Anyway, there was something else going on at the time. The Minnesota North Stars were deep into the Stanley Cup playoffs and fighting Edmonton for their first ever appearance in the finals. The state was in the grips of a hockey fever (one that would extend into the baseball season when the Twins would go worst to first and beat my beloved Braves in the Greatest World Series Ever). That night, they were playing Edmonton and the series was tied at 1-1. After performing Haydn, Wolff went off, then came back. He picked up his baton, held it poised, then turned to the audience:

“First period, Stars 2, Oilers 0”

There were laughs and cheers. And then he brought the baton down and the orchestra launched into their next gorgeous performance. The Stars would beat Edmonton, but then fall to the Penguins in the finals. Two years later, they would move to Dallas. But it’s a fond memory of my time in college and a good reminder that a taste for classical music can come with a sense of fun and humor.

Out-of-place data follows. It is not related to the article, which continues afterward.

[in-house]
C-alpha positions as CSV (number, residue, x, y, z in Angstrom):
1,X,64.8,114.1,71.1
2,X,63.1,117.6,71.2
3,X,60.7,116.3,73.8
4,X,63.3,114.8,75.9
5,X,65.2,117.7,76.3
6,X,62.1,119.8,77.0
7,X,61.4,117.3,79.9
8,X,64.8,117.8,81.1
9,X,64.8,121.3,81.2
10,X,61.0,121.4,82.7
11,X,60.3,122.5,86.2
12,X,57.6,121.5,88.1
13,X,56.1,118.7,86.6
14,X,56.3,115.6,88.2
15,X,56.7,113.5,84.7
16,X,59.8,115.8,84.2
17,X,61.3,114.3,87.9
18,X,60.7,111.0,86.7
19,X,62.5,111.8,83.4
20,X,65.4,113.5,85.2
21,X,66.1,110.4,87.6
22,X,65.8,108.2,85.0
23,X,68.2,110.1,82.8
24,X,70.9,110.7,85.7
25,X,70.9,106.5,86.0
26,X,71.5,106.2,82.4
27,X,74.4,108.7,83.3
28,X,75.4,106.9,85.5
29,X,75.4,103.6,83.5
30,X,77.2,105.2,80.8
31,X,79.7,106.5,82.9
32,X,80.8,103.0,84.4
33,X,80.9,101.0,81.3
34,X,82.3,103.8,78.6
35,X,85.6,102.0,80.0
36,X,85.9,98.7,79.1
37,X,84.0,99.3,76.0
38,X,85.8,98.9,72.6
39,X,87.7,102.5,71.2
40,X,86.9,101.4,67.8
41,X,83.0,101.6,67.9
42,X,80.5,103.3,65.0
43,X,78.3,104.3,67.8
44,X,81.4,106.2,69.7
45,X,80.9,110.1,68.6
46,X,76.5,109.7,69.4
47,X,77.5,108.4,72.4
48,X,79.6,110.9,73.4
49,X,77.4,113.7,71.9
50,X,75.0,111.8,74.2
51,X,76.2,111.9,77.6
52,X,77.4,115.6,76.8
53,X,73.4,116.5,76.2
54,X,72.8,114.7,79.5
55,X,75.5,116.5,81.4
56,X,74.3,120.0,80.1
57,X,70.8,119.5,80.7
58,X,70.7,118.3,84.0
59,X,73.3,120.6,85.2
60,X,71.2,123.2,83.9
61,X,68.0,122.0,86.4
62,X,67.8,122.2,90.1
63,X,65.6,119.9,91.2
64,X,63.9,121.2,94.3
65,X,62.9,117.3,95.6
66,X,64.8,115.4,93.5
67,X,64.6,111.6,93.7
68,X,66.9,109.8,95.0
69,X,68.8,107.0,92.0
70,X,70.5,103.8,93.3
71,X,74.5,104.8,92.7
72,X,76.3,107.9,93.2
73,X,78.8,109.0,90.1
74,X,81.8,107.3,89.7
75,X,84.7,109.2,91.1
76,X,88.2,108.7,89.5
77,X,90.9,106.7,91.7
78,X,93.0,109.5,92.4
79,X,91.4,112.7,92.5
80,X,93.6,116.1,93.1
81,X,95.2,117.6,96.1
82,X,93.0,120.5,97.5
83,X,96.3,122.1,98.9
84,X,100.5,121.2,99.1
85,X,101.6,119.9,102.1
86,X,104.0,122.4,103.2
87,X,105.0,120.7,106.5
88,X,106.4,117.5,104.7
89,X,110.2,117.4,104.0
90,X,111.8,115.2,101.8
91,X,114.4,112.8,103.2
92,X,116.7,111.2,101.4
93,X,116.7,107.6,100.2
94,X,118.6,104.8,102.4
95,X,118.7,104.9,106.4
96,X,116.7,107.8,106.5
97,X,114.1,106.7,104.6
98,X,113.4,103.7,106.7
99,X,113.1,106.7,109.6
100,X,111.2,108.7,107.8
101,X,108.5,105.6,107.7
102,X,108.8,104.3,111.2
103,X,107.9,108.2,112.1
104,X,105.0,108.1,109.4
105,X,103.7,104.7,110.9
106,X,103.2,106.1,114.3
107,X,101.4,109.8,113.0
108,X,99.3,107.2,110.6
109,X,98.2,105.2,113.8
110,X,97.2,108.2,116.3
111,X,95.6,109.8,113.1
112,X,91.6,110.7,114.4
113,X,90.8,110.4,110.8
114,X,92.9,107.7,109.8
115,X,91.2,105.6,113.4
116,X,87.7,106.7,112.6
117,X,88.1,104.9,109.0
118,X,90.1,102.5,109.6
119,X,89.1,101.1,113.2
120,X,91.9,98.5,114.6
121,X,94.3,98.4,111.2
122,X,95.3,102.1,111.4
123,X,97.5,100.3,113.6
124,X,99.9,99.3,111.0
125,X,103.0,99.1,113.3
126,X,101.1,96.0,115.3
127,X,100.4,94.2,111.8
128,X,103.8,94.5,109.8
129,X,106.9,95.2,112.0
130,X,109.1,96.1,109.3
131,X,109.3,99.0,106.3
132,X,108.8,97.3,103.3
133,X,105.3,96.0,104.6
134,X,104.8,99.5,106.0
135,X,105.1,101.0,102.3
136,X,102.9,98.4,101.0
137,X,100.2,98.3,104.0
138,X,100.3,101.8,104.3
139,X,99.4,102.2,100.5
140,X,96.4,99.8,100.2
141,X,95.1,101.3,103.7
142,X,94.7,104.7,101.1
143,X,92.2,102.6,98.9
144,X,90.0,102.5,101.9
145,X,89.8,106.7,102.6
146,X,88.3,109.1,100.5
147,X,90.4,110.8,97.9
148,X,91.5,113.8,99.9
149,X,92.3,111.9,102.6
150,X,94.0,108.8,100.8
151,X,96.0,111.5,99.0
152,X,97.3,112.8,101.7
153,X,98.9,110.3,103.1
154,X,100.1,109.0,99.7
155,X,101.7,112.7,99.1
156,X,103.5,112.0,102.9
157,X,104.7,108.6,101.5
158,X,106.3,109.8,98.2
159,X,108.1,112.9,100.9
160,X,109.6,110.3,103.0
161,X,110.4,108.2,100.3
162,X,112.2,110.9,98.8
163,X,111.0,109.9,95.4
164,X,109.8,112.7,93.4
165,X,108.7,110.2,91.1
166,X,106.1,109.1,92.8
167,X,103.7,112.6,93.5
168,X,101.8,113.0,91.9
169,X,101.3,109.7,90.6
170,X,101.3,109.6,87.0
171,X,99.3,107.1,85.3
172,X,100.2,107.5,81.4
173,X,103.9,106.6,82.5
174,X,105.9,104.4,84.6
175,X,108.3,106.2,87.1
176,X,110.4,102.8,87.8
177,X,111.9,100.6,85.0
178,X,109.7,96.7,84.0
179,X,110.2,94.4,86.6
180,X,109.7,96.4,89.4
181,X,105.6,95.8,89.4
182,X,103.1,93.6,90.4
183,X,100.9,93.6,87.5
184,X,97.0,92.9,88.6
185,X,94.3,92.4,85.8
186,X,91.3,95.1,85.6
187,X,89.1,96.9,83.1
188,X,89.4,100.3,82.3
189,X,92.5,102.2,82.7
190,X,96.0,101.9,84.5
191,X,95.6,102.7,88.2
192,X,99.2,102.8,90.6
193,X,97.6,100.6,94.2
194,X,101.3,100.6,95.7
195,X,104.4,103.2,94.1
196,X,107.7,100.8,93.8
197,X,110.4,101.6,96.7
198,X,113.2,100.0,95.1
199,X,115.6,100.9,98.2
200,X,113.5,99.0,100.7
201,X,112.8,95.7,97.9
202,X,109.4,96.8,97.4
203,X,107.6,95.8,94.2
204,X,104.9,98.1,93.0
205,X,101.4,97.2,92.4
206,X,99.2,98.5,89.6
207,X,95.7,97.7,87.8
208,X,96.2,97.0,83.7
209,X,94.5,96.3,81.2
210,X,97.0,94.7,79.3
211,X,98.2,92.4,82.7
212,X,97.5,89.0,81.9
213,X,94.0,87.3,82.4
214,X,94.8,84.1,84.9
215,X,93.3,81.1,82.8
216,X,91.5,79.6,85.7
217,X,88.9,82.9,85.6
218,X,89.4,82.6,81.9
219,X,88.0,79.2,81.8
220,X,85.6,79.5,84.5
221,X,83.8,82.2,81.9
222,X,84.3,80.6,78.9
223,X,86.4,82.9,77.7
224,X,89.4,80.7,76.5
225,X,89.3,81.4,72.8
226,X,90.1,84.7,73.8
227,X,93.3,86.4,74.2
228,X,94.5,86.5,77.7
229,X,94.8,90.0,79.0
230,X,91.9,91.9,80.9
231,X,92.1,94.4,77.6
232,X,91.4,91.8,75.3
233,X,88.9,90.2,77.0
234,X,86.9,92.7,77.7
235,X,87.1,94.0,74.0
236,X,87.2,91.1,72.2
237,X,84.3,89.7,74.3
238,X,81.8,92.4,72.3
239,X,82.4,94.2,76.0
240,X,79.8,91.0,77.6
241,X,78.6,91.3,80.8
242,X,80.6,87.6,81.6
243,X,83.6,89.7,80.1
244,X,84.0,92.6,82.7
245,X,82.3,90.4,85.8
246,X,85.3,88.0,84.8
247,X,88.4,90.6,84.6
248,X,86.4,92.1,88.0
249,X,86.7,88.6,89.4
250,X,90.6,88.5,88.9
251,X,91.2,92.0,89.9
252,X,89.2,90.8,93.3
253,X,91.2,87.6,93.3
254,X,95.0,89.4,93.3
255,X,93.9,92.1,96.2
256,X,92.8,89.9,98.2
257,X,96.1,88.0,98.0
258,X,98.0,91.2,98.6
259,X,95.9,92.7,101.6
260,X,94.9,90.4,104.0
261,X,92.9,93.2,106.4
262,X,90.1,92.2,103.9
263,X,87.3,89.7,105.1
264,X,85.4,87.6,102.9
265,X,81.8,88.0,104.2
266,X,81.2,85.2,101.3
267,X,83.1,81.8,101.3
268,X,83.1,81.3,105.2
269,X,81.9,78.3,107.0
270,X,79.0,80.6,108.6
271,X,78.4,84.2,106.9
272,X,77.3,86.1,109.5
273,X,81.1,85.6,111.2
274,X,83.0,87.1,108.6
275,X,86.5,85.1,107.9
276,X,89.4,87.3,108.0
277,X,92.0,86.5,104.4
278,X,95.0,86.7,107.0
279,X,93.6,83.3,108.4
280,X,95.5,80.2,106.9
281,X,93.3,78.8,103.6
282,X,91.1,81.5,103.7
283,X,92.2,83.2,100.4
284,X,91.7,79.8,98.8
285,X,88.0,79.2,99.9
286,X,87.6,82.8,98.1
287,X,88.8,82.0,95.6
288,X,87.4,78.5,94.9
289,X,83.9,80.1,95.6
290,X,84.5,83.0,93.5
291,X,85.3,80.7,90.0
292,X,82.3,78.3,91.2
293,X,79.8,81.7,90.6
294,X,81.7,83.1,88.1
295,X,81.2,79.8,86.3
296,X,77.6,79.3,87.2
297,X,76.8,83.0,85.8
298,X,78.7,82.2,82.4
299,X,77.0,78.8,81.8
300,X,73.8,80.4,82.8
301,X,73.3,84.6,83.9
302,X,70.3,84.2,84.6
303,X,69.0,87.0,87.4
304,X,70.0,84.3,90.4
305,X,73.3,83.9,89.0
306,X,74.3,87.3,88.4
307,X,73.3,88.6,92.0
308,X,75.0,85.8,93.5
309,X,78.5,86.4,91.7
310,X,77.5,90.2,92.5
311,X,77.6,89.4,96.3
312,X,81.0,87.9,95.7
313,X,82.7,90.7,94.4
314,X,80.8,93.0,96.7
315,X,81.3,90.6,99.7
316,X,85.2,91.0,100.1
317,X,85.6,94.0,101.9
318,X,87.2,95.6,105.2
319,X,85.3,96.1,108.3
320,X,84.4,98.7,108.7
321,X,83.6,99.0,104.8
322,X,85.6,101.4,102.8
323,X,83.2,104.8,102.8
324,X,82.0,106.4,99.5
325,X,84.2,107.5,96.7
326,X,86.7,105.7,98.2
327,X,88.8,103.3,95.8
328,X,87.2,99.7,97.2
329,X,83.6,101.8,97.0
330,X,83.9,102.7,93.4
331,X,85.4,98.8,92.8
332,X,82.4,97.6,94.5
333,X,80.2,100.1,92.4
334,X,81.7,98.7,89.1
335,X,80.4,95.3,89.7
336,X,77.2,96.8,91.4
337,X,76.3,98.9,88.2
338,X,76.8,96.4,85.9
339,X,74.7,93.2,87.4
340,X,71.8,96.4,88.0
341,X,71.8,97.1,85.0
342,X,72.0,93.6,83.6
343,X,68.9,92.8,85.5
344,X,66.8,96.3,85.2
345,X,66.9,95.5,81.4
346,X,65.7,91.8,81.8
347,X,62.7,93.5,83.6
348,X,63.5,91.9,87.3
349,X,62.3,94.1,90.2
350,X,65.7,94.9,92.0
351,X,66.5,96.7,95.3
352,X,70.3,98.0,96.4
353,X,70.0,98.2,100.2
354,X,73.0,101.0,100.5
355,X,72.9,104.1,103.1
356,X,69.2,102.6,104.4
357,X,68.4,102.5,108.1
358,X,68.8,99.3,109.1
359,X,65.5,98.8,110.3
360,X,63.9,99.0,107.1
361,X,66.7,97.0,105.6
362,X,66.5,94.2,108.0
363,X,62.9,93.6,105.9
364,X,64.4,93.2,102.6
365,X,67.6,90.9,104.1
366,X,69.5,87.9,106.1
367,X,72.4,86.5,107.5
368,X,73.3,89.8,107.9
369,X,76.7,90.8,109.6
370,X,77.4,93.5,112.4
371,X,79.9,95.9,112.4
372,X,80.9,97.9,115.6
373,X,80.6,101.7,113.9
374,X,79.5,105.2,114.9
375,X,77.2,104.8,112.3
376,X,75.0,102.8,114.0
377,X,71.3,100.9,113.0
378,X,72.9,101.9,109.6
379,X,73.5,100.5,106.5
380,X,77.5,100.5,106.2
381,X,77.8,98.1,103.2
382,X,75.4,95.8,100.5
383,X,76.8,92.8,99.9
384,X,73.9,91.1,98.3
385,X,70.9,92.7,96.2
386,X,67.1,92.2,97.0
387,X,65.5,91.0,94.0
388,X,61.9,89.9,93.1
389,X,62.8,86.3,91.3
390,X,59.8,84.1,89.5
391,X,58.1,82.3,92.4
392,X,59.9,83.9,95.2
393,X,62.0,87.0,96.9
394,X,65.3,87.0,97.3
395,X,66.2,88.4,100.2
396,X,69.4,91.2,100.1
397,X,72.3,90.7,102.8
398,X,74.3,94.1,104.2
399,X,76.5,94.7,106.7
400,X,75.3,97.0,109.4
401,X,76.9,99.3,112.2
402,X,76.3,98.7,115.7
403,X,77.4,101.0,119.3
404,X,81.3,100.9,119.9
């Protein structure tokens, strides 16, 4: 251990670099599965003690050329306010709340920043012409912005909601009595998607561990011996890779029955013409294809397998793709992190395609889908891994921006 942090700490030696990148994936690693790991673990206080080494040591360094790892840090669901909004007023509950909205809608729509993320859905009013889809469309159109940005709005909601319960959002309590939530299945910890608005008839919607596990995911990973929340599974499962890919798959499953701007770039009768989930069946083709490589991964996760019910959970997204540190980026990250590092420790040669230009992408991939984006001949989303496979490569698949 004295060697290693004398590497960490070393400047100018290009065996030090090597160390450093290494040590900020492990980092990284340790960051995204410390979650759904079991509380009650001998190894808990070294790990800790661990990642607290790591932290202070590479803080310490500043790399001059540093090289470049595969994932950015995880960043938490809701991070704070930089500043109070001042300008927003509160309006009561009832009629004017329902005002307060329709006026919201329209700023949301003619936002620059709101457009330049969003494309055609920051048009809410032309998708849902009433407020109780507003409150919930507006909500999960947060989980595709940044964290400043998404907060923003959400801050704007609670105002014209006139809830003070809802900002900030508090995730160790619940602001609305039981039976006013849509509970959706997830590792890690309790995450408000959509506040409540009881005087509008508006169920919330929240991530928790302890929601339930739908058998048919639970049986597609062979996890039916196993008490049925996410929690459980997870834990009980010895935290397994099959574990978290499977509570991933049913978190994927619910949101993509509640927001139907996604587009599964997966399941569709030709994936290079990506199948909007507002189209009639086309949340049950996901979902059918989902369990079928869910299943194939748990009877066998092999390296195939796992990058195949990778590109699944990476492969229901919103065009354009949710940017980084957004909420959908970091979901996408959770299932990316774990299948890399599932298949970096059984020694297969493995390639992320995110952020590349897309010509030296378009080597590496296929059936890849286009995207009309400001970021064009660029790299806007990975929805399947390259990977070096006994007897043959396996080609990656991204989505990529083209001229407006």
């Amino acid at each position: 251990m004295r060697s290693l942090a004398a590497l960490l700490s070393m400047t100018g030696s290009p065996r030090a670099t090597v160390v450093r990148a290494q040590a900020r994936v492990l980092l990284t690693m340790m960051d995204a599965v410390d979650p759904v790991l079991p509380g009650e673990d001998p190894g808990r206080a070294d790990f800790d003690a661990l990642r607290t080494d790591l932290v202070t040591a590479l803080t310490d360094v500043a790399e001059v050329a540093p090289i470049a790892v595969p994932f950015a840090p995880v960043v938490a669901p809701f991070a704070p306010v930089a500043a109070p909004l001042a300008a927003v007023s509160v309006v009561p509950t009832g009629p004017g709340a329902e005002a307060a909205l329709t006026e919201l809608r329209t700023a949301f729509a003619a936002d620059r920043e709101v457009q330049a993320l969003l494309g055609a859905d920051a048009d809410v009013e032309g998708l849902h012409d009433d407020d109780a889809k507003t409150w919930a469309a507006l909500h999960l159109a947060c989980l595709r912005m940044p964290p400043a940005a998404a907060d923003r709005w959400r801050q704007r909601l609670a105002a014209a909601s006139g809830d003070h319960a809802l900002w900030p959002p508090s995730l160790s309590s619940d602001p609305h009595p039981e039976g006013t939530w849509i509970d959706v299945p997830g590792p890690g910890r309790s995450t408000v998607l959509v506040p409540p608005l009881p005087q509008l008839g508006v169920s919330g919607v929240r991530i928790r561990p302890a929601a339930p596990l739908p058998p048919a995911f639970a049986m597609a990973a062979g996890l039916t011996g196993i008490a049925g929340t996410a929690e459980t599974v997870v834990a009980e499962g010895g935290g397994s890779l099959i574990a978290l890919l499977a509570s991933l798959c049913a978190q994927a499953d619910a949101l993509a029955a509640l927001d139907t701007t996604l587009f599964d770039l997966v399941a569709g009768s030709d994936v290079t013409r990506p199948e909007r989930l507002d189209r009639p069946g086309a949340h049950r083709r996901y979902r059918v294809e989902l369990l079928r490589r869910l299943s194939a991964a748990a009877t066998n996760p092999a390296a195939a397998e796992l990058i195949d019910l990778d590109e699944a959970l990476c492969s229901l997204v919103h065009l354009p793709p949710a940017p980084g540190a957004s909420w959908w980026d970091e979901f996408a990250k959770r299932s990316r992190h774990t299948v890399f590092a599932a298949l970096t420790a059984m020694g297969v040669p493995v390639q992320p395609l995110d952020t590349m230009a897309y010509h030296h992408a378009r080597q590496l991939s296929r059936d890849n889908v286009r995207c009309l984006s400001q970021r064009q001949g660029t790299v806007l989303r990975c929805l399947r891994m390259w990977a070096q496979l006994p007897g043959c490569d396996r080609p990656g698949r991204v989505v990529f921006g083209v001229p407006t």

The Big Ten Resurgence

January 25th, 2018

I’ve been remiss in updating by bowl points system this year. I was probably just so devastated by the Bulldog’s loss. In any case, here we go:

A few years ago, I invented my own Bowl Championship Points system in response to the Bowl Championship Cup. You can read all about it here, including my now hilarious prediction that the 2013 national title game would be a close matchup. The basic idea is that the Championship Cup was silly, as evidenced by ESPN abandoning it. It decides which conference “won” the bowl season by straight win percentage with three or more bowls. So it is almost always won by a mid-major conference that wins three or four bowls. The Mountain West has claimed five of them, usually on the back of a 4-2 or 3-1 record.

My system awards points to conferences that play in a lot of bowls and a lot of BCS bowls. As such, it is possible for a mid-major to win, but they have to have a great year. The Mountain West won in 2010-2011, when they won four bowls including a BCS game. But it will usually go to a major conference.

Here are the winners of the Bowl Championship Points system for the time I’ve been keeping it.

1998-1999: Big Ten (12 points, 5-0, 2 BCS wins)